Group Duties


Group Duties: Their Existence and Their Implications for Individuals was published by Oxford University Press in 2019. You can download a pre-print of Chapter One, which gives an overview of the argument. You (or your library) can also buy the book.

At Social Ontology 2019, I gave a keynote address that you can watch here, the first twenty minutes of which summarise the book’s main ideas. That conference also hosted a symposium on the book, with commentaries by Gunnar Björnsson, Olle Blomberg, Anne Schwenkenbecher, and Bill Wringe. The symposium was published by Journal of Social Ontology and you can read it open-access here. I also wrote an accessible blog post about the book at The Page 99 Test.

The book starts from the fact that moral duties are regularly attributed to groups: we might hear that the United Kingdom has a duty to defend human rights, that environmentalists have a duty to push for global systemic reform, or that humanity has a duty to eradicate poverty. But are groups the kind of thing that can bear moral duties? We need a model that can take in details about the groups involved in real-world political problems and produce conclusions about (i) which of these groups can have duties and (ii) what this implies for each group’s members.

The book develops (what I call) the ‘Tripartite Model’ of group duties, which divides groups into three types.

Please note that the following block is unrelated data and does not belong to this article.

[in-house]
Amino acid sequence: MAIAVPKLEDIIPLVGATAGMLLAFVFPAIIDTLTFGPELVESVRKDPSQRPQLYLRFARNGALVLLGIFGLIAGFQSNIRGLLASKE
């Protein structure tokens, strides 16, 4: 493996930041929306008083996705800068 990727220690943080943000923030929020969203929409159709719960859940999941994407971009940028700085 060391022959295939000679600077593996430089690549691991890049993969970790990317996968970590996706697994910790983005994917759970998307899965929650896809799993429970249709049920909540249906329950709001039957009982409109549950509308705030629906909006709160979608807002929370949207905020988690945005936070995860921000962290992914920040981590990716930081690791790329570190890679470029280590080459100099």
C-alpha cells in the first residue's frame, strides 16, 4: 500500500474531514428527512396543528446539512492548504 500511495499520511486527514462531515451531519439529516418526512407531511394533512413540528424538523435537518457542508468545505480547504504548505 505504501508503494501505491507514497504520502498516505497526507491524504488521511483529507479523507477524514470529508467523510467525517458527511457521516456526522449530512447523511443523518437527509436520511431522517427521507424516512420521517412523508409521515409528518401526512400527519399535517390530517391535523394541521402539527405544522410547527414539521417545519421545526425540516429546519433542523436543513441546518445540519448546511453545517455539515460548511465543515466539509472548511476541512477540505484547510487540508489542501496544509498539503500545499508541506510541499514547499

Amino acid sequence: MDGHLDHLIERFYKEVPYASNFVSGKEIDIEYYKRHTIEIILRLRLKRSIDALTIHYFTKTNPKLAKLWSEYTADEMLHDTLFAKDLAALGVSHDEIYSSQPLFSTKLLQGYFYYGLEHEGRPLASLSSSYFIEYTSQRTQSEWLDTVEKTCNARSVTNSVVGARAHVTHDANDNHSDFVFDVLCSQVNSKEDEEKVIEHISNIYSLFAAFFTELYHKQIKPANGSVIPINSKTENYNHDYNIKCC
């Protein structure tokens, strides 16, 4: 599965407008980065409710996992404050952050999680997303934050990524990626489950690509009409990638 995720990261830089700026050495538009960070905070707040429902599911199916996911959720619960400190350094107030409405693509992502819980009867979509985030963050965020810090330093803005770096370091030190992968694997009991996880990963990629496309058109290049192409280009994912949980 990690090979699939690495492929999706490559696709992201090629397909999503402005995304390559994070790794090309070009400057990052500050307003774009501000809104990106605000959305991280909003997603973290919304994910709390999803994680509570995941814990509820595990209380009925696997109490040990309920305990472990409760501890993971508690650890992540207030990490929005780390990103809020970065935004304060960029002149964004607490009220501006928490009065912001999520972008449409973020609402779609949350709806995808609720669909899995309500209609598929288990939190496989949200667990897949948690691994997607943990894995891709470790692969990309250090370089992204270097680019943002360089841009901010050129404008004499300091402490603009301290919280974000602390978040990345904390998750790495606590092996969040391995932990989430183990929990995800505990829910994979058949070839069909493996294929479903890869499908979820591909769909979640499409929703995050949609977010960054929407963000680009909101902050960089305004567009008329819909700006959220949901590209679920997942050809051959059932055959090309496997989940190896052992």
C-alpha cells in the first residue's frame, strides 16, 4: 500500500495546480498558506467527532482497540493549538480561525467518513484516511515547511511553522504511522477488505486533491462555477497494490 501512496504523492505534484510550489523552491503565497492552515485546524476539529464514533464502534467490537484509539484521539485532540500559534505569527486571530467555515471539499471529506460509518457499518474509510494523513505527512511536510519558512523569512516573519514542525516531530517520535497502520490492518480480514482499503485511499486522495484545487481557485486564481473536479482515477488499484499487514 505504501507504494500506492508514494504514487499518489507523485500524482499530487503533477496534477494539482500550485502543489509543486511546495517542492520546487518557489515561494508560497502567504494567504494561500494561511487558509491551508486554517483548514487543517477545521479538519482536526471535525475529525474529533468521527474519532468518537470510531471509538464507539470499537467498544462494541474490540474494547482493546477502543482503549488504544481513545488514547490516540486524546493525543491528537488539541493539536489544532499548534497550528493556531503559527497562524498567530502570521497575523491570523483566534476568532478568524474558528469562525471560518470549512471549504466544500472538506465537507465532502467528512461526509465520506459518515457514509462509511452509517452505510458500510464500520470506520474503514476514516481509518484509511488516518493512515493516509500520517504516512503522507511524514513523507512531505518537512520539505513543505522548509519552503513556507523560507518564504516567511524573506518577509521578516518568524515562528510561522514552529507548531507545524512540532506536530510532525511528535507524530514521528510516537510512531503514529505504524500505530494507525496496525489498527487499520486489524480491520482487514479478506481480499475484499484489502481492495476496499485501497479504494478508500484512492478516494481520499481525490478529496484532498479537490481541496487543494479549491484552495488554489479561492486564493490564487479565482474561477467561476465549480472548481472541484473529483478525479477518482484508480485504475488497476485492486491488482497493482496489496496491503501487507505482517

First, there are groups that are mere combinations—collections of agents that don’t have any goals or decision-making procedures in common. ‘Humanity’, ‘the affluent’, and ‘the international community’ are examples of combinations. These groups cannot bear moral duties. Instead, when we are tempted to attribute duties to them, we should re-cast the purported duty as a series of duties—one borne by each agent in the combination. Each duty demands its bearer to ‘I-reason’: roughly, to do the best they can, given whatever they happen to believe the others will do.

Second, there are groups whose members share goals but lack decision-making procedures. These are coalitions. Coalitions include environmentalists, social justice warriors, and the alt-right. Coalitions also cannot bear duties, but their alleged duties should be replaced with members’ several duties to ‘we-reason’: roughly, to act on the presumption that the other members will do their part in pursuing the group’s goal.

Third and finally, collectives have group-level procedures that have the capacity to make decisions on the basis of moral considerations. Collectives include states, limited liability companies, and non-profits. They can bear duties. Collectives’ duties imply duties for collectives’ members to use their role in the collective with a view to the collective doing its duty.

This model allows us to properly discipline our ethical-political thought, talk, and practice: to attribute moral duties to only those groups that can bear them, and to attribute duties to groups’ members on that basis.

You can read these reviews of Group Duties:
– Megs S. Gendreau in Notre Dame Philosophical Reviews
– Kai Spiekermann in Mind  (behind a paywall, sorry)
– Colin Hickey in Journal of Applied Philosophy (behind a paywall, sorry)